Technologically, the Apple products of 1977, ’84, ’98 and 2011 are worlds apart. Philosophically, they all reflect the things that mattered most to Jobs: Simplicity, style, obsessive attention to detail and innovation that delivers tangible benefits. It’s an approach that will serve Apple as well in decades to come as it does today!
However resting on laurels is something very un-Apple, Apple rarely hopes to churn out better versions of today’s products. In keeping with the ‘Jobs-vision’ the Cupertino-based firm will undoubtedly endeavor to figure out what the next big thing is, and do it better than anyone else. It must ensure that the landmark achievements of Jobs’ two tenures at Apple — the Apple II, Mac, iMac, iTunes, Apple Store, iPod, iPhone and iPad — are followed by landmark products in new and upcoming categories.
The Sun Tzu of Apple
Apple and Steve Jobs had been preparing for a Job-less future for a long time. It’s been eight years since Jobs was first diagnosed with cancer. Since then he’s been on leave from the company several times and had to rely on his lieutenants to carry the company forward in his absence, even if it wasn’t absolute at that point.
Jobs has placed the right people in key positions to keep Apple innovating along the lines of his vision. As long as hand-picked leaders like Tim Cook, Jonathan Ive, Scott Forstall, and Phil Shiller stick around, Apple should be fine. Given that most of them have already been offered far more lucrative packages at other companies and decided to stay and continue their work at Apple, all seems to be going according to Steve’s playbook.
The first real test for the new CEO came last month in the form of the quarterly earnings. With the previous quarter having fallen short of expectations, the January earnings review truly was the first litmus test for Cook. The resounding success of the first quarter results was only amplified by the several sales records that fell by the wayside. This was perhaps more a test of Jobs’ long-term management vision than a test of Tim Cook.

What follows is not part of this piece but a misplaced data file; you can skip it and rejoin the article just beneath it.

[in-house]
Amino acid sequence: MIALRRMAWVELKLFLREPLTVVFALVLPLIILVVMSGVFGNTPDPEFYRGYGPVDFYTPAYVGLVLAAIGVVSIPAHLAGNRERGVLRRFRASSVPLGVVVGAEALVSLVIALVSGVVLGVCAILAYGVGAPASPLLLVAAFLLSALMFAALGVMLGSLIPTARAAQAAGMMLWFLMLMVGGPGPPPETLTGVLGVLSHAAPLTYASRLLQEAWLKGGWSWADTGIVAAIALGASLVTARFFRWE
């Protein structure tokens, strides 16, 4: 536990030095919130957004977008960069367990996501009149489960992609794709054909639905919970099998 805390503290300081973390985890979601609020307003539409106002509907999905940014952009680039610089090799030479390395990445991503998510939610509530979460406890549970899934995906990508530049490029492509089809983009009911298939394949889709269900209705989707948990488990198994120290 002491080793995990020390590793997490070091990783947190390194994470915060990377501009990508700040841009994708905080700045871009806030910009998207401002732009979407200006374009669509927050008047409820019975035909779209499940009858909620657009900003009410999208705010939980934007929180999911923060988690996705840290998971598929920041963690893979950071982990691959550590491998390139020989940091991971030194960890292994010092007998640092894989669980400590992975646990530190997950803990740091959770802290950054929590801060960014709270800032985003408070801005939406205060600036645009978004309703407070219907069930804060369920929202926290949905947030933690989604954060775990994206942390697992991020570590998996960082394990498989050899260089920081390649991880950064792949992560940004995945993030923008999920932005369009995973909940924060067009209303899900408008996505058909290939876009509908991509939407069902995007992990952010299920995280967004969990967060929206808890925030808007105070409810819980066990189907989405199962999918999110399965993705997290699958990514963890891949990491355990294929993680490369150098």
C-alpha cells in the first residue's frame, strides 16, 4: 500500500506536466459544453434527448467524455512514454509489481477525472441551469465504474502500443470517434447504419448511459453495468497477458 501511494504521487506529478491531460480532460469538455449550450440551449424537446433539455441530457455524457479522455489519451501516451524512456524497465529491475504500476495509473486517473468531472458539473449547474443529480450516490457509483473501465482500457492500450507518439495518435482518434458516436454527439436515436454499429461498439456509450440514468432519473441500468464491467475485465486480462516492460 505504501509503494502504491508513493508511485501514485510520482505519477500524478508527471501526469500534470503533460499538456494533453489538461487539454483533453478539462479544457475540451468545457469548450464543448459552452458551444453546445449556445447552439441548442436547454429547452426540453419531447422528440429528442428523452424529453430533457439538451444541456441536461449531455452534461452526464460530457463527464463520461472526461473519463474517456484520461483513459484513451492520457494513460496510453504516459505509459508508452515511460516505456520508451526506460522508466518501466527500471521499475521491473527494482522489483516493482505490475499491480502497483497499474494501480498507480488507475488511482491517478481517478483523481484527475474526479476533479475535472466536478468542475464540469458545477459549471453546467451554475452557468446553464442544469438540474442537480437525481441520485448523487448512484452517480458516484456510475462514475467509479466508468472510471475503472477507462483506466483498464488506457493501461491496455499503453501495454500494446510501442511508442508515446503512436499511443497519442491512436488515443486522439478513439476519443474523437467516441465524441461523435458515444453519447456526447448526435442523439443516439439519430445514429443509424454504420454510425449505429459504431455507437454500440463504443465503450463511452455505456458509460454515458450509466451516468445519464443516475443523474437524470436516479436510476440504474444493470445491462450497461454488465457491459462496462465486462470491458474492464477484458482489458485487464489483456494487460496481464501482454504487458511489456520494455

While Cook is at the helm of one of the most crucial phases in Apple’s illustrious history – he certainly seems the right man for the pressure cooker post (no pun intended). The stunning turnaround in Apple’s supply chain incorporated by him caught the fancy of Jobs, who in his resignation letter fully backed the installation of Cook as CEO.
The long road ahead…
Rarely has a brand identified more intrinsically with a single individual as in the case of Apple. With time even a legend wears thin, how this will apply in the case of the Apple founder is as yet to be seen. With people still flocking to his Palo Alto home to catch a glimpse of what the Edison of our time called home. The outpouring of grief at the passing of the iCon was something never-before seen for a man from his field. But then again he really did stand out in his profession! In a manner of speaking, it’s hard to imagine Apple without Jobs, but at the same time, the products he built, resonate the innate atmosphere at Apple, another of Steve’s contributions.
While all is seemingly well; it’s most definitely testing times ahead for the tech-giant. One ponders – how would he have handled the recent Foxconn controversy surrounding workers’ conditions in China? Such issues are bound to come up when you’re as big as Apple is today. How Apple handles these issues is in their hands. What can safely be surmised is that Steve Jobs has made more than just a lasting impact on the firm.
Image by bangdollvia Flickr (cc)
How to remotely control your PC from your smartphone (for free)
About Rudra Sen
An alumnus of the University of Sussex, Rudra is fascinated by history, culture and technology. He’s known to abruptly act like a hipster in the most unlikely of situations. On wwwireframe, he writes about how technology has and is impacting our lives. In his words, “Good stuff.”